Distributed denial-of-service (DDoS) attacks can take on many different forms, as those who commit them leverage different techniques to drown Websites under a flood of traffic. The United States Computer Emergency Readiness Team (US-CERT) is warning of an increased risk from DDoS attacks that leverage the Network Time Protocol (NTP) to amplify the attack volume.
NTP is a widely deployed Internet protocol that is primarily used as a time-keeping technique for clock synchronization. Simply requesting the time from an NTP server is not, however, what attackers are using to execute DDoS attacks.
Instead, attackers are abusing a feature in NTP that enables administrators to query an NTP server about connected clients and their traffic counts. The query is made via a "monlist" command.
"This command causes a list of the last 600 IP addresses which connected to the NTP server to be sent to the victim," US-CERT warns. "Because the size of the response is typically considerably larger than the request, the attacker is able to amplify the volume of traffic directed at the victim."
US-CERT also warns that since NTP traffic is typically considered legitimate, it can be difficult for administrators to block the attack.
The monlist command is also at the root of a known vulnerability referred to as CVE-2013-5211, which has been patched in the latest release of NTP. US-CERT warns that all versions of the NTP prior to version 4.2.7 are at risk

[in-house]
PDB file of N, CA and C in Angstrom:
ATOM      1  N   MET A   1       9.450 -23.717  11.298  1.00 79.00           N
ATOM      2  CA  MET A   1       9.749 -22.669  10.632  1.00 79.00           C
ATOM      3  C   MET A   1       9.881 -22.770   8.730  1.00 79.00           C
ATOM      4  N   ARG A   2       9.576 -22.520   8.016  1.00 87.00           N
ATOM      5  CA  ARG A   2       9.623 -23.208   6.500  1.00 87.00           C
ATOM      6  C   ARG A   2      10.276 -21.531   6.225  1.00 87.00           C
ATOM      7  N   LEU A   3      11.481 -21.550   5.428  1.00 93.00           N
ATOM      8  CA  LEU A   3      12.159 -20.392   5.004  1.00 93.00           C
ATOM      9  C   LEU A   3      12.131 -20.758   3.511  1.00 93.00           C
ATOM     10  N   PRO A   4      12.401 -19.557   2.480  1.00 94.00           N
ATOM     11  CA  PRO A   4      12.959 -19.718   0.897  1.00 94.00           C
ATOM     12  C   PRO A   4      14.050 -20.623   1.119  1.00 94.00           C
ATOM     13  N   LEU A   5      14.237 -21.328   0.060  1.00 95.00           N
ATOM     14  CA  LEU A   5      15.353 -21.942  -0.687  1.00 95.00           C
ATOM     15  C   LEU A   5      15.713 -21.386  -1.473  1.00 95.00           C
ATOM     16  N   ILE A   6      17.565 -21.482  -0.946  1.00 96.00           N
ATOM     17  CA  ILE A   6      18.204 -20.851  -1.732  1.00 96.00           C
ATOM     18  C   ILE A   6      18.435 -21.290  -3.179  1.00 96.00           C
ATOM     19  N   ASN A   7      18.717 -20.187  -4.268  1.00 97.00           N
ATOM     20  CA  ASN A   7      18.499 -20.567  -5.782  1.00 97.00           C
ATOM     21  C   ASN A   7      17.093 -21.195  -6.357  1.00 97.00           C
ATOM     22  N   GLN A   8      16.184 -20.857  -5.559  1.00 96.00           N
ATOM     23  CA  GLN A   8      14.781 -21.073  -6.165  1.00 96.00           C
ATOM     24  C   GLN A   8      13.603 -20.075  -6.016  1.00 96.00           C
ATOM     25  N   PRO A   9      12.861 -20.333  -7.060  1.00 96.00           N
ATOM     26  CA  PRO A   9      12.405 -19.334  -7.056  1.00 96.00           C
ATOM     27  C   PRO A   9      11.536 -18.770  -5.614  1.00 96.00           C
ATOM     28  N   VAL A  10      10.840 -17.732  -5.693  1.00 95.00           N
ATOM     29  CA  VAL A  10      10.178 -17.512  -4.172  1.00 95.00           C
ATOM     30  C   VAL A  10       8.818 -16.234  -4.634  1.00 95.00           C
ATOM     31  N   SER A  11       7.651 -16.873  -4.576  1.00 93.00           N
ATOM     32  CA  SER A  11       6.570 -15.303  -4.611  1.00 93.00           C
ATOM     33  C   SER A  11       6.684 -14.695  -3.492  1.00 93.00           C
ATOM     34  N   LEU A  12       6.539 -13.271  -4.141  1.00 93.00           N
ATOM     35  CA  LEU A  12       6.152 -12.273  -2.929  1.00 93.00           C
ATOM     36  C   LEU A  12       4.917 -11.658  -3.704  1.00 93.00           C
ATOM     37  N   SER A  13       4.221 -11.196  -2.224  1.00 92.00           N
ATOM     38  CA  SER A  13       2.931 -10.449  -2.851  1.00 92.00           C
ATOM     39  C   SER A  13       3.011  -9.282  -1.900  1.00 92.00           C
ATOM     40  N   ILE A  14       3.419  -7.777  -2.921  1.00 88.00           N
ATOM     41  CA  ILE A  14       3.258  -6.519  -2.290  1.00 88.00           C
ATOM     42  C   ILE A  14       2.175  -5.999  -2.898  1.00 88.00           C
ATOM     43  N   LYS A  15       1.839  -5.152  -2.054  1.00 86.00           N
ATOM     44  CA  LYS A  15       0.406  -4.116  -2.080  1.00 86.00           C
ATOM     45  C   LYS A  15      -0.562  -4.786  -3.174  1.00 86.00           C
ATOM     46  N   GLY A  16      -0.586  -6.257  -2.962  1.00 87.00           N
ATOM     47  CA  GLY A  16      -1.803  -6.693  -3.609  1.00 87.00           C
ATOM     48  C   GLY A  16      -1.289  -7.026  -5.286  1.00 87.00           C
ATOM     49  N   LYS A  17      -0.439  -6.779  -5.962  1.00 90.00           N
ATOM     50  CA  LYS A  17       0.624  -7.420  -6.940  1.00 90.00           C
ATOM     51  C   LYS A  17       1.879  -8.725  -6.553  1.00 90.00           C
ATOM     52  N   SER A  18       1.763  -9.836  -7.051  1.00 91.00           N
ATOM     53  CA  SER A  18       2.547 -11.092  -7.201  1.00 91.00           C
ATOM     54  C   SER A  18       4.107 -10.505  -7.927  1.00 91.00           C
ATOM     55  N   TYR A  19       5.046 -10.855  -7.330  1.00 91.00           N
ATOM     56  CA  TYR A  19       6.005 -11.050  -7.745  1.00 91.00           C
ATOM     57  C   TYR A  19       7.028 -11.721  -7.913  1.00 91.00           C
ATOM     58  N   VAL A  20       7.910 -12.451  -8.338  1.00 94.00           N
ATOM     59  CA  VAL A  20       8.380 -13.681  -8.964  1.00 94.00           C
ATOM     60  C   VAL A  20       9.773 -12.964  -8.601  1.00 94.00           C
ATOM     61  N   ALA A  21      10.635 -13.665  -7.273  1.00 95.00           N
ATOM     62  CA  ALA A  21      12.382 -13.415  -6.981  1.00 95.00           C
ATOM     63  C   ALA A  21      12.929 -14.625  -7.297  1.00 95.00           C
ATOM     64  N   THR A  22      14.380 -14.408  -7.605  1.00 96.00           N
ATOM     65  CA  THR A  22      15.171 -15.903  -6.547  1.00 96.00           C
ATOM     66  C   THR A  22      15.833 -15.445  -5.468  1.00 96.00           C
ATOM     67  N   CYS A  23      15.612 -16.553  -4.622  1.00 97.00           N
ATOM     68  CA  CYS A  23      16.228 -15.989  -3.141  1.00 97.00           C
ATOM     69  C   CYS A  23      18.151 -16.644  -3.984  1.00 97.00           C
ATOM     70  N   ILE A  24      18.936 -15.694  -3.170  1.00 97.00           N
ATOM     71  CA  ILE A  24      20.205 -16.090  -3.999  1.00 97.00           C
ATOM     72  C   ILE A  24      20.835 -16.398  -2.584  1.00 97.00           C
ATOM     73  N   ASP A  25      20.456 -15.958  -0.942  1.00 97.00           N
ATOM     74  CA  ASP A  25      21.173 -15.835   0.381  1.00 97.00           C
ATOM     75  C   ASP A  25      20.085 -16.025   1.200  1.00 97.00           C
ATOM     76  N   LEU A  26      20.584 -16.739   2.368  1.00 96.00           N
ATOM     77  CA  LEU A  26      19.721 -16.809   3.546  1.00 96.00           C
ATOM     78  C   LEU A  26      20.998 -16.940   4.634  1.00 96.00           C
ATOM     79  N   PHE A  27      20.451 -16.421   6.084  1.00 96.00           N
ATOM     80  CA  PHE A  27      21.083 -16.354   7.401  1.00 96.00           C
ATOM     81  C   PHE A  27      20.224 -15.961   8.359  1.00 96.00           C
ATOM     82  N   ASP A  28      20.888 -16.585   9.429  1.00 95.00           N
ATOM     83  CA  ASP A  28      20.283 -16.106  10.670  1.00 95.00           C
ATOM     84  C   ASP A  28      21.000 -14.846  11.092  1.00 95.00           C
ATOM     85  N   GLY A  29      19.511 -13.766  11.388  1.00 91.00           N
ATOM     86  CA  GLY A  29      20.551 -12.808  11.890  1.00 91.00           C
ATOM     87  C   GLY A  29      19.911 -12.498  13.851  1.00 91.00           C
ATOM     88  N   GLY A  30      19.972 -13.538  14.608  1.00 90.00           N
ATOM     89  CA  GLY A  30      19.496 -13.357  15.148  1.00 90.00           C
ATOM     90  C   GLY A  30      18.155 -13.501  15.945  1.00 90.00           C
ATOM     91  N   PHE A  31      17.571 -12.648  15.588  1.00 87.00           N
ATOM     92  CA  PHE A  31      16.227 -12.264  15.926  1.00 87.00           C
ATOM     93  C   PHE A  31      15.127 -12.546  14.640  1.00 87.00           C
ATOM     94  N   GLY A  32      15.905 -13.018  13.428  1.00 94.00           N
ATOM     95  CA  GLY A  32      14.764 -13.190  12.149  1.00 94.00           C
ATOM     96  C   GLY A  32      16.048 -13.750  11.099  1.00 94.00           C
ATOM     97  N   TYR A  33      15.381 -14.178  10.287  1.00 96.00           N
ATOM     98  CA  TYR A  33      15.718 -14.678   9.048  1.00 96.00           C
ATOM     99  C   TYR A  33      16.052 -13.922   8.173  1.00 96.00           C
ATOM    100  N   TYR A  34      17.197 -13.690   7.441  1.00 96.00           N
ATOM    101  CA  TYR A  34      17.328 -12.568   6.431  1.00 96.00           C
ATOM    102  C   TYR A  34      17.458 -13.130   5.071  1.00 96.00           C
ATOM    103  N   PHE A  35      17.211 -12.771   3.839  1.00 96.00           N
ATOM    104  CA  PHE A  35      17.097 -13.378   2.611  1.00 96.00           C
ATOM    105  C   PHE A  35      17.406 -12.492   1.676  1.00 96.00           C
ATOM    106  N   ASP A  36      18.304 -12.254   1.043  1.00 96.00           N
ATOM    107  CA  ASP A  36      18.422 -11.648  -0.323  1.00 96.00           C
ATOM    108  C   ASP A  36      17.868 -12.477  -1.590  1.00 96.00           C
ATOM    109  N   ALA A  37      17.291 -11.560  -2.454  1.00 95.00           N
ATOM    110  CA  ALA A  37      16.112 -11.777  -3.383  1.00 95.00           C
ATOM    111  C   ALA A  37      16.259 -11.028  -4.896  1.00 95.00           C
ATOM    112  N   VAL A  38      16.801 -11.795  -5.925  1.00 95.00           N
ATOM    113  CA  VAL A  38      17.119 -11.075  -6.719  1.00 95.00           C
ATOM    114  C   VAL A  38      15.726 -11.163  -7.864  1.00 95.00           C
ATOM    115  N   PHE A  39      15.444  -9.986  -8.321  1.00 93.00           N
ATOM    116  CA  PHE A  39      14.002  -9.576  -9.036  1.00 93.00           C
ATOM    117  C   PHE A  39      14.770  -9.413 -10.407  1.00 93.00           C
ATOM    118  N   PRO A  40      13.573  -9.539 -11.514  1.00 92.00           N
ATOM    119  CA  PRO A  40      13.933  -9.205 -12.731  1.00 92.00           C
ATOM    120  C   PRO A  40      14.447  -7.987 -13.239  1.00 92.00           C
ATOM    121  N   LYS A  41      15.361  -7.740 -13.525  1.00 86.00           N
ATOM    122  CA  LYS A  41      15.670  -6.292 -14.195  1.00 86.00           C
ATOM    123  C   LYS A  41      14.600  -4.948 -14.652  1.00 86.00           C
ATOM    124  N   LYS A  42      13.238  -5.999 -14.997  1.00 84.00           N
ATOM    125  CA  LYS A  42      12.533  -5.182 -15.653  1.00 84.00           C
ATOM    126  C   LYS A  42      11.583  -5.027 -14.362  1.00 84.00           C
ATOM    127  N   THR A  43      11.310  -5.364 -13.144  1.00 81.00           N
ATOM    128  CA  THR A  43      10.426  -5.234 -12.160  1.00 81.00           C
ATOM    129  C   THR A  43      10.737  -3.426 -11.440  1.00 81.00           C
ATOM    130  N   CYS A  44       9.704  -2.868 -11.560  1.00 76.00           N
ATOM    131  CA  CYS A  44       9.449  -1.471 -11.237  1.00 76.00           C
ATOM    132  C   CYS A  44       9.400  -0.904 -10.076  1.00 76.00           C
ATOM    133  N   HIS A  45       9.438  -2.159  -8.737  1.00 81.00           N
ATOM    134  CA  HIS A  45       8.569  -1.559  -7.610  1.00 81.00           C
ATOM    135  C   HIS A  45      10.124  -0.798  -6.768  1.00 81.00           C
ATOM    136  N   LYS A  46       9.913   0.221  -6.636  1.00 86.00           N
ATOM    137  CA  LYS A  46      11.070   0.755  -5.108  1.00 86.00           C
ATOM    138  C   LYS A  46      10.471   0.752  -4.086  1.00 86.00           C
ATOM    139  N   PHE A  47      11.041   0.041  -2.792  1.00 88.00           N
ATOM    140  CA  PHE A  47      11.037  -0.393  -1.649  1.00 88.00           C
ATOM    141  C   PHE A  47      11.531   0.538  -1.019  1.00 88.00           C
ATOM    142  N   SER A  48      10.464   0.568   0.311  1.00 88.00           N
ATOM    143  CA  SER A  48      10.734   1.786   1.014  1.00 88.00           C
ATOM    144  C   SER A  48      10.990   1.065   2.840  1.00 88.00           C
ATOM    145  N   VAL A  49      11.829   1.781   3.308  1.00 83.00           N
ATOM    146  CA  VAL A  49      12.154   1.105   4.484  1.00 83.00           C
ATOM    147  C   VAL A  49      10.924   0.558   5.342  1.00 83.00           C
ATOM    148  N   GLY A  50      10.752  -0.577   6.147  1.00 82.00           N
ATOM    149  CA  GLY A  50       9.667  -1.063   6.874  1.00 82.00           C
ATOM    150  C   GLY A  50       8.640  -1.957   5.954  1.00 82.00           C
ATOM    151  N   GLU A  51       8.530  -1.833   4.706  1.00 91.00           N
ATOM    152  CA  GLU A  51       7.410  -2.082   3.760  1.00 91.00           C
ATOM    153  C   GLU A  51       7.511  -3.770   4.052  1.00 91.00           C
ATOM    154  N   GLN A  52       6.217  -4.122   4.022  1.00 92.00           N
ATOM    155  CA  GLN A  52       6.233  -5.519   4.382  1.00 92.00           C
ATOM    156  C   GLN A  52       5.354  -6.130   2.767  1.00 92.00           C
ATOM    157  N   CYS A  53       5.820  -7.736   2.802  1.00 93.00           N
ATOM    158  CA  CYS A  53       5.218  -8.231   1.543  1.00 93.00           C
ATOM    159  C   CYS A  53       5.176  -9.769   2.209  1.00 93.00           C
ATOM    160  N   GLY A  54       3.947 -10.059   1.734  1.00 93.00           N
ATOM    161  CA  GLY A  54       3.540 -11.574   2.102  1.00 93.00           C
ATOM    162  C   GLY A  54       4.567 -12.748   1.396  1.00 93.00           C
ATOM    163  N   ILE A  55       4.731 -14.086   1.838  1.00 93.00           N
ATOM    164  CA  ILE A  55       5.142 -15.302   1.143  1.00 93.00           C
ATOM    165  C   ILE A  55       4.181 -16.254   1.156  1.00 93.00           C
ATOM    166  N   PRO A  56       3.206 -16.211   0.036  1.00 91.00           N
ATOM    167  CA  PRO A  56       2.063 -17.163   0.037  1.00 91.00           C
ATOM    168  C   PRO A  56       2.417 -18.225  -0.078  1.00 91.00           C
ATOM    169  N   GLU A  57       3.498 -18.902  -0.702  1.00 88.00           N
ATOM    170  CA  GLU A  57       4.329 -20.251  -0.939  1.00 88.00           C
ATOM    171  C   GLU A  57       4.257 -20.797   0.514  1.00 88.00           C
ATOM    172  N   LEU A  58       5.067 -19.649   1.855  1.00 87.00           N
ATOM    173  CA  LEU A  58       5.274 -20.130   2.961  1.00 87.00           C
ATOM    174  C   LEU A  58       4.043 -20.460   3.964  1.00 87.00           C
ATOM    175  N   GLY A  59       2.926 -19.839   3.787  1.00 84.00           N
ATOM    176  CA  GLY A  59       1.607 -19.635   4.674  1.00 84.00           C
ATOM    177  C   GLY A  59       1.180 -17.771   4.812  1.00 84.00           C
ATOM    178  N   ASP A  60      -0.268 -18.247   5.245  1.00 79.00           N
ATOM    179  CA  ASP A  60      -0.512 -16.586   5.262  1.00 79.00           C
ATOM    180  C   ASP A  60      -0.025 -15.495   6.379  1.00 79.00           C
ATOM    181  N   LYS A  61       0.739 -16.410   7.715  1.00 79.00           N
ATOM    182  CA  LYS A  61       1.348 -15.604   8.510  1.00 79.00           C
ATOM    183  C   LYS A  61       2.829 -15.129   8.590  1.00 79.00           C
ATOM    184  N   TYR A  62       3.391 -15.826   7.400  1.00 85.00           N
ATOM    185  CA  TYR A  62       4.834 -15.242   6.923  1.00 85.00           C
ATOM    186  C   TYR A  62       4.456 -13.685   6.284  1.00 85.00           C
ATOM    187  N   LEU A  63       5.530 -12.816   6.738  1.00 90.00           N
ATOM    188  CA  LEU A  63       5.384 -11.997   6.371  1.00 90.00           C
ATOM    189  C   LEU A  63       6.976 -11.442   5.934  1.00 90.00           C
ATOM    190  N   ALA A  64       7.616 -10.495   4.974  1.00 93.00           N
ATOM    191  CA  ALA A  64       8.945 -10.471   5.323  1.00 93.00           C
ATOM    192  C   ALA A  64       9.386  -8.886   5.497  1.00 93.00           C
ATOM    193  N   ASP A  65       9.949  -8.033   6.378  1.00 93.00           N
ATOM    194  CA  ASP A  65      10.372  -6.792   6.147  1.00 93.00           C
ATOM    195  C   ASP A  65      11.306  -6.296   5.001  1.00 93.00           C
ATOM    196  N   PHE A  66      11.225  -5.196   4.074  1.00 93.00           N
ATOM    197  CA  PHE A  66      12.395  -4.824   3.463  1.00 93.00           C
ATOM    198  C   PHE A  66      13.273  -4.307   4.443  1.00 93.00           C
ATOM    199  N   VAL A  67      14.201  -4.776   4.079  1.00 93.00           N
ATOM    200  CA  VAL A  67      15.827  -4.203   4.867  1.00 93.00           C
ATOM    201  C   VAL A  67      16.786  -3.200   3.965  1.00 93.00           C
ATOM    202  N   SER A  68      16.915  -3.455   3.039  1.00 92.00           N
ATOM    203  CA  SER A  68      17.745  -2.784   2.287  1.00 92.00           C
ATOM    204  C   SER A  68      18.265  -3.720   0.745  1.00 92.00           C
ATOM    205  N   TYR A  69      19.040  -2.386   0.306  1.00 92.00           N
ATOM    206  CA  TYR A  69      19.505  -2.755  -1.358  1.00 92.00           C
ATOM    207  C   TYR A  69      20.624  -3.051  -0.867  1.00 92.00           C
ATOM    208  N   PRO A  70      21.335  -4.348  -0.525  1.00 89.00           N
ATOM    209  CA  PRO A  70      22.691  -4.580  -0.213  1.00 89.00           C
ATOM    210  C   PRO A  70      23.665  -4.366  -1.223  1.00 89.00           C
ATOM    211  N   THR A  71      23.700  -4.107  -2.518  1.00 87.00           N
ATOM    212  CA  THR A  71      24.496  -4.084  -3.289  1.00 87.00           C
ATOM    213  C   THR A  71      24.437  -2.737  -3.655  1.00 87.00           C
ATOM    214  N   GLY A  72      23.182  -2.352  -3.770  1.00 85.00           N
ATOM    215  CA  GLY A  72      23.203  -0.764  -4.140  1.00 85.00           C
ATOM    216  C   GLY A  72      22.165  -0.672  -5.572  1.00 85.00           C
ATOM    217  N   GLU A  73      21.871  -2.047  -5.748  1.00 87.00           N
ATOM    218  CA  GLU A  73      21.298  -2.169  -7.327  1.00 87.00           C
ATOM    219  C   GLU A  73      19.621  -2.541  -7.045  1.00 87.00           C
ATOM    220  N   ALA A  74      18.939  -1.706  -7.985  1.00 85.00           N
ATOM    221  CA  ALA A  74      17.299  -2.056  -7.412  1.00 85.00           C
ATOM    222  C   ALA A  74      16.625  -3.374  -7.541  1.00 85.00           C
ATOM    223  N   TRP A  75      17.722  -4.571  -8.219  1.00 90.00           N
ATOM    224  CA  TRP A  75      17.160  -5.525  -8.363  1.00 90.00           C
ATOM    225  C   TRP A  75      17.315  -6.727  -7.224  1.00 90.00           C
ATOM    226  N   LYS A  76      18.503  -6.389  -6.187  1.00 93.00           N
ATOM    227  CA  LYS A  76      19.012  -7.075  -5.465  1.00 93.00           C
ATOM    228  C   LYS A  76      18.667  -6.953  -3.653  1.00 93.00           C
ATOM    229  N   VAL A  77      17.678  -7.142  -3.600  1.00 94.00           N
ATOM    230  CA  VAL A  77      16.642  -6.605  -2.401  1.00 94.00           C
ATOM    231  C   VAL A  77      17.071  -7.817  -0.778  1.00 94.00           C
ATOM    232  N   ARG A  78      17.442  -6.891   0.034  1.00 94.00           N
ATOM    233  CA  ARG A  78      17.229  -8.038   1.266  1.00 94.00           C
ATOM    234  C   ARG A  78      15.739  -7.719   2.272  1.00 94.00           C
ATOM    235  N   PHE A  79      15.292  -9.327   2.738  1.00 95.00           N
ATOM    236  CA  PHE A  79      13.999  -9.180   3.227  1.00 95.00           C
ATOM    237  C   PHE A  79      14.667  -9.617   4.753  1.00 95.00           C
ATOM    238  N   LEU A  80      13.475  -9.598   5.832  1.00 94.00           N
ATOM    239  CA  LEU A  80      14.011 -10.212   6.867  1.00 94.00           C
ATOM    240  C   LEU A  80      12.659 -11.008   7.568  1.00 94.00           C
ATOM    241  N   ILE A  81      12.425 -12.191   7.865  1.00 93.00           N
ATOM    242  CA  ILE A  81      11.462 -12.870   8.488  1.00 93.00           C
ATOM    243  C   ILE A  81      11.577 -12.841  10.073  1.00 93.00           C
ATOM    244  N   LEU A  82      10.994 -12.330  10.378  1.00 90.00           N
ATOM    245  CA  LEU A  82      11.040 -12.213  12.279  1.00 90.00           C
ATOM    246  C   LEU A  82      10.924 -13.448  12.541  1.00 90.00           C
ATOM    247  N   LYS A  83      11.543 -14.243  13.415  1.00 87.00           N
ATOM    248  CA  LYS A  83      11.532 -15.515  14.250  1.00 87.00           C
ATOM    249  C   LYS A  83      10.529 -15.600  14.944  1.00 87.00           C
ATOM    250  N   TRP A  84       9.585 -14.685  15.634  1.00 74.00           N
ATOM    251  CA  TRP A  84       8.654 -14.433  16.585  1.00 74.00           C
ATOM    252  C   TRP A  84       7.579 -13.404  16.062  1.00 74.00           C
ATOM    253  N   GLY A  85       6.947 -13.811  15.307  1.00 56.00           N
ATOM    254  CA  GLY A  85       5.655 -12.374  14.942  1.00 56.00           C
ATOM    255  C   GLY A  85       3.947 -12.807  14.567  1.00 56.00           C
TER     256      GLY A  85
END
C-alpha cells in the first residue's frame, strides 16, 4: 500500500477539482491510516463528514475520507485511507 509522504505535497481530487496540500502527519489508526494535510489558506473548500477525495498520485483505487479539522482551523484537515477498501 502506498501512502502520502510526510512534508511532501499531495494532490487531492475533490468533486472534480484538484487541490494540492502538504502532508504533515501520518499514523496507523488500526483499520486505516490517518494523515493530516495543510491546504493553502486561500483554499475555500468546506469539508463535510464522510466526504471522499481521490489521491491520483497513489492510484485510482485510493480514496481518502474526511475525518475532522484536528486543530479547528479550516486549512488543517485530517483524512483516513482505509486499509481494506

Amplification attacks have become much more well-known and observed throughout service provider and enterprise networks in the last 12 to 18 months, Paul Scanlon, principal product line manager at Juniper Networks, told eWEEK.
In March 2013 one of the largest DDoS attacks ever recorded leveraged a Domain Name System (DNS) amplification technique to hit Spamhaus with 300G bps of traffic.
"The expansion of the amplification attack technique from DNS servers to include NTP servers is a dangerous behavior exhibited by attackers as they continue to realize that critical services using UDP designed to provide fundamental services to Internet infrastructure must be openly available and can be abused as a means to intensify attacks," Scanlon said. "Fundamentally, the attack is exhibiting the abuse of services leveraging UDP as a transport protocol that does not require an established connection between client and server."
NTP reflection/amplification attacks have been seen in the wild for the last six or seven years, Roland Dobbins, senior ASERT (Arbor Security Engineering and Response Team) analyst at Arbor Networks, told eWEEK.
"This technique has been used recently in high-profile attacks on gaming networks, attacks that have affected a substantial consumer base of these gaming networks; so it's been receiving attention in the industry space, that's the main difference," Dobbins said. "But network operational security specialists have been dealing with these attacks for quite some time."